Clinical Studies Show Yoga is a Successful Intervention for Treating Chronic Low Back Pain
Low back pain is the fifth most common reason for visiting a doctor in the United States. (1)
About one quarter of American adults report having low back pain that lasted at least one whole day in the past three months. (2)
Many patients have bouts of low back pain that resolve and they never seek medical care. The thing about those acute bouts of low back pain is — even though they resolve, they are usually warnings. Sometimes, it is just an acute muscle spasm or strain. But often, these episodes of severe back pain that put us out of commission for days or weeks can be indications of tearing of the annular rings (those blue things on the right).
As the rings heal and the pain subsides, we go back to doing whatever action it was that caused the pain in the first place.
The problem is: these episodes often lead to one severe incident, where the bulge tears through the final wall and becomes a herniated disc.
A 2007 systematic review “found fair evidence that acupuncture, massage, yoga, and functional restoration are also effective for chronic low back pain.” One trial found therapeutic styles of yoga to be superior to guided self-care (For example, patients following a book of self-care exercises) alone. Yoga was also associated with decreased medication.” (3)
However, one 2008 control study showed that yoga as an intervention was only effective after three to six months of practice.
One of the greatest appeals of yoga for back pain is: unlike medications, yoga is not associated with any serious adverse effects. (4)
12-week outcomes for the yoga group were superior to those for the self-care group. However, this randomized trial involved subjects taking 12 weekly yoga classes, and the results were not far greater than those of the subjects doing only stretching. Both had benefits lasting for several months. (5)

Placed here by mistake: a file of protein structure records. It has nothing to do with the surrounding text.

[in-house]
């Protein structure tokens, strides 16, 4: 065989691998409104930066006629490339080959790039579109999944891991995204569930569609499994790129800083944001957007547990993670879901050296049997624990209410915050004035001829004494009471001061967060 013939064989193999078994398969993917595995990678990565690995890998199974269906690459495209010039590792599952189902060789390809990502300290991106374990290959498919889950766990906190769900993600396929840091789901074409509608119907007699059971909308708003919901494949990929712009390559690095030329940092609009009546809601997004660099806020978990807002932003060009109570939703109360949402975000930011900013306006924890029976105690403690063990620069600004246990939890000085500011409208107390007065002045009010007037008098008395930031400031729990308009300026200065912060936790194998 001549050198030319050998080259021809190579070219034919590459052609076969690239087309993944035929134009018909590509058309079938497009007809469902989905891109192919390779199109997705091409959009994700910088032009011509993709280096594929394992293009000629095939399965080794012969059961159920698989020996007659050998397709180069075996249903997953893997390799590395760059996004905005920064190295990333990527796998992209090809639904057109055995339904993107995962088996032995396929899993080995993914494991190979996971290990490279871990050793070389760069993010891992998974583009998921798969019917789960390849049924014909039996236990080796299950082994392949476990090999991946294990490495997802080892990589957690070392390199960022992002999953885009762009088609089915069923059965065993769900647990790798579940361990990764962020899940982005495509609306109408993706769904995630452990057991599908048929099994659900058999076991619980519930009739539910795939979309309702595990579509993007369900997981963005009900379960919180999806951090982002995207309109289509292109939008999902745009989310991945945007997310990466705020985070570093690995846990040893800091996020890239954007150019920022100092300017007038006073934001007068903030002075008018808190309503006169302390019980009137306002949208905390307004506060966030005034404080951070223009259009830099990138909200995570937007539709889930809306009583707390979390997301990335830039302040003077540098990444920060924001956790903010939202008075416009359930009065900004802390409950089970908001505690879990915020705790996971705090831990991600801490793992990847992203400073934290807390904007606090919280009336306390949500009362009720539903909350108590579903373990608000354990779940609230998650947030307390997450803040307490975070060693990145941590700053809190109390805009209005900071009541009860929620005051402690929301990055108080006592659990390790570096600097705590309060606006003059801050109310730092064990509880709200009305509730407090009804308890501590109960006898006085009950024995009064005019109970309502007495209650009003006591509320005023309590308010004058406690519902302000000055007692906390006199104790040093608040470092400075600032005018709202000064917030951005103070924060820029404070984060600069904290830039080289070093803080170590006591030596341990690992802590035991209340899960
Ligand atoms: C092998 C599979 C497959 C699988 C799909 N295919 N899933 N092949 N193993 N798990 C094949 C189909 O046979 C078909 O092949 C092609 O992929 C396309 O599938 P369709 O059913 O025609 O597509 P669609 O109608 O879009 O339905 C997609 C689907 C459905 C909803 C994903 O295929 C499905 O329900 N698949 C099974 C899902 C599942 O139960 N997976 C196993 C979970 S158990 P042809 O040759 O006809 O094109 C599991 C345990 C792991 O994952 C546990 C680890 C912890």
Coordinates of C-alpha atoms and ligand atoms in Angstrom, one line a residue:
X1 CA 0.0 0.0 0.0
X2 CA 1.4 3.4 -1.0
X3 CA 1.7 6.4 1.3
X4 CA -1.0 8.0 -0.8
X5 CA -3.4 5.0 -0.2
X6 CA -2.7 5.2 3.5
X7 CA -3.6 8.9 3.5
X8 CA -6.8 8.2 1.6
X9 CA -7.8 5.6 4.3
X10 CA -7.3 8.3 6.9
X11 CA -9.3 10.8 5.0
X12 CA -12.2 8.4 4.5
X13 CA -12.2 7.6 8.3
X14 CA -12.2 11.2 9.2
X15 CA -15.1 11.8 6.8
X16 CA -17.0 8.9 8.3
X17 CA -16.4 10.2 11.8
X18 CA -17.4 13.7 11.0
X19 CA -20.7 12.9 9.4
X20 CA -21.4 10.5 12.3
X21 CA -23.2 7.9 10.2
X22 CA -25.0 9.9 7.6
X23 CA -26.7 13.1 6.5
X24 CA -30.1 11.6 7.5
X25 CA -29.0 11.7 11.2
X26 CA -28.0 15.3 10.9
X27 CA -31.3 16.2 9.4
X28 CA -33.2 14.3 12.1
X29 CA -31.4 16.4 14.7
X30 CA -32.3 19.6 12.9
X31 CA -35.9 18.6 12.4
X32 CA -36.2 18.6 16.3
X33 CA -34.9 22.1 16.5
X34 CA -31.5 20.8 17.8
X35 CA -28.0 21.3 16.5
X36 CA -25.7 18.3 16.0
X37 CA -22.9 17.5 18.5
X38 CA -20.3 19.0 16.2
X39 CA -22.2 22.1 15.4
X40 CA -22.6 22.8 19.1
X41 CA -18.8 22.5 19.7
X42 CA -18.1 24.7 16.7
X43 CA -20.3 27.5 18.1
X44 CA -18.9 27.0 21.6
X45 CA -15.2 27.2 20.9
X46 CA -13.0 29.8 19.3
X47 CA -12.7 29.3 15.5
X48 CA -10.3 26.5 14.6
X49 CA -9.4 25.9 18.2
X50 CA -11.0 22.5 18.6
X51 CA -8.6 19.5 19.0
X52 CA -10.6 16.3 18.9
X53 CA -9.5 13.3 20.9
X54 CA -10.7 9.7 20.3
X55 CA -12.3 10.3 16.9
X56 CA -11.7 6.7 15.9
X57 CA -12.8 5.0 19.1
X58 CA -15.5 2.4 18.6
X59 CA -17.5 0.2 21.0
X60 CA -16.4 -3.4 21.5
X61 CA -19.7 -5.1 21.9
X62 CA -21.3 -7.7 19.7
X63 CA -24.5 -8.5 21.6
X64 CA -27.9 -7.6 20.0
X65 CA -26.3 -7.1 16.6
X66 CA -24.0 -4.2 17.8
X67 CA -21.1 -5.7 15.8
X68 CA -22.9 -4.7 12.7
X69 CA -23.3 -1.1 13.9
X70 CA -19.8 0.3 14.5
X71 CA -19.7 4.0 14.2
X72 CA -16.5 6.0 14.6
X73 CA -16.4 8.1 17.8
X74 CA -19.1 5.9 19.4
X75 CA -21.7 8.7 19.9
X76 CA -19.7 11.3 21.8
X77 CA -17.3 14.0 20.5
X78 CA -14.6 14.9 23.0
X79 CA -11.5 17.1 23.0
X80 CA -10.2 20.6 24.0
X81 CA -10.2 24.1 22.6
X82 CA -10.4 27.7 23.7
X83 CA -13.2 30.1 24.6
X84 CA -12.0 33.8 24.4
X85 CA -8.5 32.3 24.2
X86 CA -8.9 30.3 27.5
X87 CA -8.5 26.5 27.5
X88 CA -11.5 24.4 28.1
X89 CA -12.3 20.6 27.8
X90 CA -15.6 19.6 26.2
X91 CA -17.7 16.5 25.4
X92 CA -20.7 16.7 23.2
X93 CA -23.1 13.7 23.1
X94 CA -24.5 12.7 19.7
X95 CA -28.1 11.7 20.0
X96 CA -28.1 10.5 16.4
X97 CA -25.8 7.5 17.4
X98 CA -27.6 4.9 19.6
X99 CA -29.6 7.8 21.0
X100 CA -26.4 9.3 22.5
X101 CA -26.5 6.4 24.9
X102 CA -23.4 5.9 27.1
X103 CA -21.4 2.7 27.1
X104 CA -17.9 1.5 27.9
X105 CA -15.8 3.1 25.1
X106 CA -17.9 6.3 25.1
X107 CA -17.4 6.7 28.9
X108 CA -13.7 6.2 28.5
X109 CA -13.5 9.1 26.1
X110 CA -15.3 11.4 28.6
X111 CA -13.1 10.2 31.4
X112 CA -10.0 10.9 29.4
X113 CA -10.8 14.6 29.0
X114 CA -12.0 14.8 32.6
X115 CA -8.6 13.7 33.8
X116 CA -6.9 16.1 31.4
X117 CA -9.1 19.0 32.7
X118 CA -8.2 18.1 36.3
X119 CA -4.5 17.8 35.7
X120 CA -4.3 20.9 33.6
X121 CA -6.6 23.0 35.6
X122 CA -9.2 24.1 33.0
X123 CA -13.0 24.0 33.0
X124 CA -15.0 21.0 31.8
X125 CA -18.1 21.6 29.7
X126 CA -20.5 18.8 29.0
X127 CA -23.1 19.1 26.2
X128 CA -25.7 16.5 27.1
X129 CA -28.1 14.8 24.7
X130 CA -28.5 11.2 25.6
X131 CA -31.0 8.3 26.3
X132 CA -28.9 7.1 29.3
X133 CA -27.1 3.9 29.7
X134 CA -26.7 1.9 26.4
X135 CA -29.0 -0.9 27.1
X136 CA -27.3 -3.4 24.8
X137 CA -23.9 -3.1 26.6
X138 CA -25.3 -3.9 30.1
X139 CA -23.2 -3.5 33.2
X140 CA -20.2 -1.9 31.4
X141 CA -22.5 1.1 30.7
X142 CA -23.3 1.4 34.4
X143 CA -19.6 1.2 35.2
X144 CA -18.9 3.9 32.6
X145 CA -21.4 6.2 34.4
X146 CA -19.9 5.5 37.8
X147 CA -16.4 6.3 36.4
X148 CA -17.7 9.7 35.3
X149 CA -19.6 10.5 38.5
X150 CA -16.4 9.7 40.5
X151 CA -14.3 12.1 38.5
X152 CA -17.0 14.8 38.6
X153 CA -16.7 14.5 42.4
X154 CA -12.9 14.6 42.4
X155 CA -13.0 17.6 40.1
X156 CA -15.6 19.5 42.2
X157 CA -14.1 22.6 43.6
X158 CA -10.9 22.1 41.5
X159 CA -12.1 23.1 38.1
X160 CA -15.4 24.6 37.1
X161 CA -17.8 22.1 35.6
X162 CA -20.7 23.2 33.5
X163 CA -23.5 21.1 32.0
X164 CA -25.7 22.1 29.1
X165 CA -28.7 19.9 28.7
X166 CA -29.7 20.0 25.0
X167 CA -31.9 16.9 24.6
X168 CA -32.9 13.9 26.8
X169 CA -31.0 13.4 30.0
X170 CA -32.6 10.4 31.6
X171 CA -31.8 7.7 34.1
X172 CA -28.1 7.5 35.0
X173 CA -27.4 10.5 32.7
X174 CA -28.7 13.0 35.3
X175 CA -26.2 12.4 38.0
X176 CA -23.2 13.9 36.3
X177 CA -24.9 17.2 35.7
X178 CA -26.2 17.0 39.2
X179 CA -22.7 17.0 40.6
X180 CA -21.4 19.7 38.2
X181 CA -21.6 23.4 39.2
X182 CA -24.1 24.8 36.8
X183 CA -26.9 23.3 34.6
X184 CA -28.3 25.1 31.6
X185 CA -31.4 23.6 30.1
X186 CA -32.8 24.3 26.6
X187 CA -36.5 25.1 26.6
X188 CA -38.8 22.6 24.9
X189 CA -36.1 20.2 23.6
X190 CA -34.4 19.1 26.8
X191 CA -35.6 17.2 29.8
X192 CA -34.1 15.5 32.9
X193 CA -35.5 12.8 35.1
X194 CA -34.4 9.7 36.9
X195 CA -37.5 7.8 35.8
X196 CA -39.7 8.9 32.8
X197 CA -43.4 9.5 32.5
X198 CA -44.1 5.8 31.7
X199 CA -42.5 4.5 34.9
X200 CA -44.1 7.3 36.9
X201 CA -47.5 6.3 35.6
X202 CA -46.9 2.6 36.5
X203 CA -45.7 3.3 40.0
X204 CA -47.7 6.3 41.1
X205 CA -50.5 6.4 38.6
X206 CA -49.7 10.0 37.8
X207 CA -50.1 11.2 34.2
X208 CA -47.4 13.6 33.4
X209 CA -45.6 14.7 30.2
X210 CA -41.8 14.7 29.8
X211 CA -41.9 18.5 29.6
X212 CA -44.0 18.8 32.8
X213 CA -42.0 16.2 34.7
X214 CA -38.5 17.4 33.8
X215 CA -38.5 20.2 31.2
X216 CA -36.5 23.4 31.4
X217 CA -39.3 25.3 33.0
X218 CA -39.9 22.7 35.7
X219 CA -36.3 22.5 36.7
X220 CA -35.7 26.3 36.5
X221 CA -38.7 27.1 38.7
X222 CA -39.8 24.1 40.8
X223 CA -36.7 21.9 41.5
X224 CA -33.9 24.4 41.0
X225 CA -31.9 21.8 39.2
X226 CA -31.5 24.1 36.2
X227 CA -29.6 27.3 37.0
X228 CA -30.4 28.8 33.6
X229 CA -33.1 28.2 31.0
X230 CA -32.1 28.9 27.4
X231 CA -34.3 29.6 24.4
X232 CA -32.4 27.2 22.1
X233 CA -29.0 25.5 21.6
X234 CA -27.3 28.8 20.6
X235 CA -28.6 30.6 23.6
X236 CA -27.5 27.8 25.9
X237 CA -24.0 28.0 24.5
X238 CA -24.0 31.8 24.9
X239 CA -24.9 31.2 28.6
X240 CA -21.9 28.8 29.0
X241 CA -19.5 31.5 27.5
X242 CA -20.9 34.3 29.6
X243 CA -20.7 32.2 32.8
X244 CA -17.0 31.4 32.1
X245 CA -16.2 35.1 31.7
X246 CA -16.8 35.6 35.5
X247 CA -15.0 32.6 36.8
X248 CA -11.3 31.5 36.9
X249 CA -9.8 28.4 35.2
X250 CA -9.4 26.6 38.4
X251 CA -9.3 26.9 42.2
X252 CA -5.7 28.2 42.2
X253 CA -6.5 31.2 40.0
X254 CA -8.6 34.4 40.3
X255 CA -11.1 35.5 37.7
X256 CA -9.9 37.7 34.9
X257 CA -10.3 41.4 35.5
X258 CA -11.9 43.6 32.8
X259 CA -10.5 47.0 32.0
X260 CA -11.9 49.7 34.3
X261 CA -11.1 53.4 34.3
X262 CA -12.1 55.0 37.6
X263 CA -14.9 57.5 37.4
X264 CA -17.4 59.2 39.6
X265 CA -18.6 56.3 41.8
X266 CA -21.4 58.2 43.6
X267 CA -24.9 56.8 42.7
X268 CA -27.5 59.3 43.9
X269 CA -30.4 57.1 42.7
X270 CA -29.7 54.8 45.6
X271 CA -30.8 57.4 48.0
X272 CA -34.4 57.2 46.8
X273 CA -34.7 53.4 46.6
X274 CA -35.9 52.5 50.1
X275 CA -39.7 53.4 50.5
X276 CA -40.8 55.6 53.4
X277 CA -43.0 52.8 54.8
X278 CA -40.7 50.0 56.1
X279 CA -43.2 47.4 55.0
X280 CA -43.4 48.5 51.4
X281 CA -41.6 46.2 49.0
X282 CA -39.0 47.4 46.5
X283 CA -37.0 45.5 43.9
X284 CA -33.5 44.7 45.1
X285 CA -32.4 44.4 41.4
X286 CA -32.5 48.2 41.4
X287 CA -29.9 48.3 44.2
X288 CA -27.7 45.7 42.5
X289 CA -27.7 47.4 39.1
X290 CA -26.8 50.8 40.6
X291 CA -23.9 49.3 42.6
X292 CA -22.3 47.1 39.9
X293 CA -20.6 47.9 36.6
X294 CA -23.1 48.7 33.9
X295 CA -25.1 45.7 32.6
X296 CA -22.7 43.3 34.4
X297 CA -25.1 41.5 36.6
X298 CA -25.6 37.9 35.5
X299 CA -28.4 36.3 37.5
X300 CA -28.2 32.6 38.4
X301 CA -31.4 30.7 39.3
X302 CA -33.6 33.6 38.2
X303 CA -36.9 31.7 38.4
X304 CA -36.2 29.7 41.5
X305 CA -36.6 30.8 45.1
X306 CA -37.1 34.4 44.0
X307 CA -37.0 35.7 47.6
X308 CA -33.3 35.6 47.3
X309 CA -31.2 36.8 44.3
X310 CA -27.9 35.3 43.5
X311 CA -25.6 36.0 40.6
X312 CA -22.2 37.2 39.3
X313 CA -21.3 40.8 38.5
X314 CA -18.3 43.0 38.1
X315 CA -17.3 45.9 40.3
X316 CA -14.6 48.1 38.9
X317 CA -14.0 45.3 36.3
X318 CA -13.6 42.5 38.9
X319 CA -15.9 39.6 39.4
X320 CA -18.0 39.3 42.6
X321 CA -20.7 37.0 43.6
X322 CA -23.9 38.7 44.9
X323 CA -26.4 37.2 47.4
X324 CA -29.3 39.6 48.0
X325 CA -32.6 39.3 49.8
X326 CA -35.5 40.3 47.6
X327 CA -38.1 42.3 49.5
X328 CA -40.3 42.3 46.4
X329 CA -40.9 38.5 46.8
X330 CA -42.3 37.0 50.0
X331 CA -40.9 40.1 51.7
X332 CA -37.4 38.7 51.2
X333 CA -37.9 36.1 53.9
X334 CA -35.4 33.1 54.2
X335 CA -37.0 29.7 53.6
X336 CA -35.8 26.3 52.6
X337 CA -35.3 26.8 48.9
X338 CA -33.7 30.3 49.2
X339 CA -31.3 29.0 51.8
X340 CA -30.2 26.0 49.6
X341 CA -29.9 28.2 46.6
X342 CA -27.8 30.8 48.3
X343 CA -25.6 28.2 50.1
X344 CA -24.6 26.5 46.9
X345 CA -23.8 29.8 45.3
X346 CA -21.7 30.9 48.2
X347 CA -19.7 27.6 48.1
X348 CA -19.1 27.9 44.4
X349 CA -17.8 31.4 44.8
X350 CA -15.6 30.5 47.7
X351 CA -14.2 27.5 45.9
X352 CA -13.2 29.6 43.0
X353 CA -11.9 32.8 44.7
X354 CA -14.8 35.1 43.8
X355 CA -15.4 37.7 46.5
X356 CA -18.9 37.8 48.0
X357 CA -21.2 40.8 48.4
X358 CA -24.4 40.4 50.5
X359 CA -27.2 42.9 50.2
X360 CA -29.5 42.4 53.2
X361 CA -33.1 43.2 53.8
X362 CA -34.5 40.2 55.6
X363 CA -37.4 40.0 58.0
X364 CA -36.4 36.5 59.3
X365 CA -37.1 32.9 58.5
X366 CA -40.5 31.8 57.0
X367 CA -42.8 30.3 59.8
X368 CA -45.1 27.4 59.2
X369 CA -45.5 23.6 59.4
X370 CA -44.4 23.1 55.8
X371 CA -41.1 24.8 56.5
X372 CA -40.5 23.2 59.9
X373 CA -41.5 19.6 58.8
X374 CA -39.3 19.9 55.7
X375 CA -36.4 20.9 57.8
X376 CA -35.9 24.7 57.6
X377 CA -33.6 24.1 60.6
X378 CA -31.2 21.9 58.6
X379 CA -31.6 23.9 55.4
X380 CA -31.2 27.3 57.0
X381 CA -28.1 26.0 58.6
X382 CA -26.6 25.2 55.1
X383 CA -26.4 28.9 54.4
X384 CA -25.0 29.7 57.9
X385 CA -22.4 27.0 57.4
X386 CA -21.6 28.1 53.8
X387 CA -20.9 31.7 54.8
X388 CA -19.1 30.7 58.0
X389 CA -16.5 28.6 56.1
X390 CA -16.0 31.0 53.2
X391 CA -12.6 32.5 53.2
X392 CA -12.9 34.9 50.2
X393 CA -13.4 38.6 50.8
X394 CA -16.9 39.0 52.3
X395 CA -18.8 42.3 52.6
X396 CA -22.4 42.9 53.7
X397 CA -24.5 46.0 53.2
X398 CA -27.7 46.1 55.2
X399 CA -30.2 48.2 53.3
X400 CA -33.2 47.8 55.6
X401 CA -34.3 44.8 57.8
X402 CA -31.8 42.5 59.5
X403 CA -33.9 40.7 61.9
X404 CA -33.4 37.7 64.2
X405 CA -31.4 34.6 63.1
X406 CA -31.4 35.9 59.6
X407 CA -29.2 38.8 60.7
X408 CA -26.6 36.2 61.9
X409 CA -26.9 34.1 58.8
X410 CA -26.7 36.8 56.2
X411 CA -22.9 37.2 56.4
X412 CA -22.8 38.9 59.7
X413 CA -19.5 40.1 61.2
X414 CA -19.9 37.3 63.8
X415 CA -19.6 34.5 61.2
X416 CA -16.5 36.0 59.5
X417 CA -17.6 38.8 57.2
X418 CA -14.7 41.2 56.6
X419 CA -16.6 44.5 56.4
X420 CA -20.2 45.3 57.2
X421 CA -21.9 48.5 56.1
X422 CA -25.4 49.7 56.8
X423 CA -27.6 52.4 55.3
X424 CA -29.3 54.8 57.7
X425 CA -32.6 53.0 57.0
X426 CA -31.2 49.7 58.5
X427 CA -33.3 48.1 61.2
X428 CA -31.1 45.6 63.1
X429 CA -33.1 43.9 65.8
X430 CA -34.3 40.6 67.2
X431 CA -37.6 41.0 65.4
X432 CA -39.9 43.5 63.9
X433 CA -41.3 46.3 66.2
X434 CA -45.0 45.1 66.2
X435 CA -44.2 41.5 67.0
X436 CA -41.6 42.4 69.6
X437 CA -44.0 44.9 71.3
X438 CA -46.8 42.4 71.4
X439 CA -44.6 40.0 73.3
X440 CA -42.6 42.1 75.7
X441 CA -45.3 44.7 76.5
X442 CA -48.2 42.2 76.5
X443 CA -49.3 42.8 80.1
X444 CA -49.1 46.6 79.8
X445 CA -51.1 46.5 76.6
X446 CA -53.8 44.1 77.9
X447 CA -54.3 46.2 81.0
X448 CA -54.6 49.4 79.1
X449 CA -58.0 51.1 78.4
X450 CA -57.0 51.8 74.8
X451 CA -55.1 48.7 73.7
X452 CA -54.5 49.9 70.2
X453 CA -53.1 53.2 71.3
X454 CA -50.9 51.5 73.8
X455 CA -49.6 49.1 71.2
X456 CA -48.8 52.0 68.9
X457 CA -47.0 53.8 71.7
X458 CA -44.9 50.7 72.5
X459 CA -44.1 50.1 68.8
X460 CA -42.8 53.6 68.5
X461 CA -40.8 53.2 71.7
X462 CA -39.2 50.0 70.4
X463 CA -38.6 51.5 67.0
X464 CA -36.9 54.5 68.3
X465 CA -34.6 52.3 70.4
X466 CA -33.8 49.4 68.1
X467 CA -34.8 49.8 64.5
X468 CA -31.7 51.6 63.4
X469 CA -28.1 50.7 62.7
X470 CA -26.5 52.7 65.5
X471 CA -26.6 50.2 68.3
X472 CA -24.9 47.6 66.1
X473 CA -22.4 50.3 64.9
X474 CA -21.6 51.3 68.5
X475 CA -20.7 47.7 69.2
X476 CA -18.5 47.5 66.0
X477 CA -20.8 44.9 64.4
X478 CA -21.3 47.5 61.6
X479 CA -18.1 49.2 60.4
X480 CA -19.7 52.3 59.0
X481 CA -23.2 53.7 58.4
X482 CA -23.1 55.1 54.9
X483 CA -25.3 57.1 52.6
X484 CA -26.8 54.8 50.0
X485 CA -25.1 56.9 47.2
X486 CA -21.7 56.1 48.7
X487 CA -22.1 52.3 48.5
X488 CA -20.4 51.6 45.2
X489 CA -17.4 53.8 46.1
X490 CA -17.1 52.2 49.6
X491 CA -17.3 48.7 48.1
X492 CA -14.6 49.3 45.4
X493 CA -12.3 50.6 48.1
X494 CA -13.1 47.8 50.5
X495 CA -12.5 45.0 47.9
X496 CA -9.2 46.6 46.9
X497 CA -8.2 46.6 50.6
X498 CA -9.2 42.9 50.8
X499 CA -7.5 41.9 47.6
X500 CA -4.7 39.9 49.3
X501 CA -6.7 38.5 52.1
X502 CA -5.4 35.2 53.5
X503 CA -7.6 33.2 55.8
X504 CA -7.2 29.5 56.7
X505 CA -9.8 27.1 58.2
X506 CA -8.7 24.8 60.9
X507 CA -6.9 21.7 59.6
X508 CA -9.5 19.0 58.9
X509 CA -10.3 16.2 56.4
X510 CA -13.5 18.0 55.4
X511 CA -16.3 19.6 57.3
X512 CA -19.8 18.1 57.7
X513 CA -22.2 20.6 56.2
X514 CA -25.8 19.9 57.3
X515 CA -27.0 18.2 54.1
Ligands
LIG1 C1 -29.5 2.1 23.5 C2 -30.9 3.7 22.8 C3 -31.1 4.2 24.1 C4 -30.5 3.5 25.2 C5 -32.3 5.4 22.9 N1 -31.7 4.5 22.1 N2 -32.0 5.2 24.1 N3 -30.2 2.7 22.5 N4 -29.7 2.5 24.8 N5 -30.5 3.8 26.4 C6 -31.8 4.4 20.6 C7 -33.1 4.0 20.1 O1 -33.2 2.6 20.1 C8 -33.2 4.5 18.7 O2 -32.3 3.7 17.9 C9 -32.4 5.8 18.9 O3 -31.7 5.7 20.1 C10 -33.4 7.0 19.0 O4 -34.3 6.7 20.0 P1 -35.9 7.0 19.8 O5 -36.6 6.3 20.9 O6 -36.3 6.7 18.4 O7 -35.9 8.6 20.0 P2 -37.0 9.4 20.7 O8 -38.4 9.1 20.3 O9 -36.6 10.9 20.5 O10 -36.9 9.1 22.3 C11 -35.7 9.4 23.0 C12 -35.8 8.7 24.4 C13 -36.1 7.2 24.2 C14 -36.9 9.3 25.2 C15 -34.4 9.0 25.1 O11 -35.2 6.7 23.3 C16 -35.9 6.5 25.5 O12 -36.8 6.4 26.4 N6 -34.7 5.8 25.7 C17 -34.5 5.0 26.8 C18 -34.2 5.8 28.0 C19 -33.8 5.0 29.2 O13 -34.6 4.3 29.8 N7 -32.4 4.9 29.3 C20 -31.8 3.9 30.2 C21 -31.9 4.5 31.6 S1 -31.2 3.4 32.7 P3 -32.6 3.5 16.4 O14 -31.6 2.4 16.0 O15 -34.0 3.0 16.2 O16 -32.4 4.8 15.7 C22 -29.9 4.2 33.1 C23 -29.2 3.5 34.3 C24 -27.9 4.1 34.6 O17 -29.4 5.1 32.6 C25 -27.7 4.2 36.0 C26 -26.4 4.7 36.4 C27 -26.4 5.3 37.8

Look out for my back pain workshops coming up in April, May, and June 2018 in South Surrey: Yoga for the Spine at Vayusha Yoga.
1. HartLGDeyoRACherkinDCPhysician office visits for low back pain. Frequency, clinical evaluation, and treatment patterns from a U.S. national survey.Spine199520119PubMedCrossRefDeyoRAMirzaSKMartinBIBack pain prevalence and visit rates: estimates from U.S. national surveys, 2002.Spine20063127247
2. DeyoRAMirzaSKMartinBIBack pain prevalence and visit rates: estimates from U.S. national surveys, 2002.Spine20063127247
3. Chou R, Huffman LH. Nonpharmacologic Therapies for Acute and Chronic Low Back Pain: A Review of the Evidence for an American Pain Society/American College of Physicians Clinical Practice Guideline. Ann Intern Med. 2007;147:492-504. doi: 10.7326/0003-4819-147-7-200710020-00007
4. Padmini Tekur, Chametcha Singphow, Hongasandra Ramarao Nagendra, and Nagarathna Raghuram. The Journal of Alternative and Complementary Medicine. August 2008, 14(6): 637-644. doi:10.1089/acm.2007.0815.
5. Sherman KJ, Cherkin DC, Wellman RD, Cook AJ, Hawkes RJ, Delaney K, Deyo RA. A Randomized Trial Comparing Yoga, Stretching, and a Self-care Book for Chronic Low Back Pain. Arch Intern Med. 2011;171(22):2019-2026. doi:10.1001/archinternmed.2011.524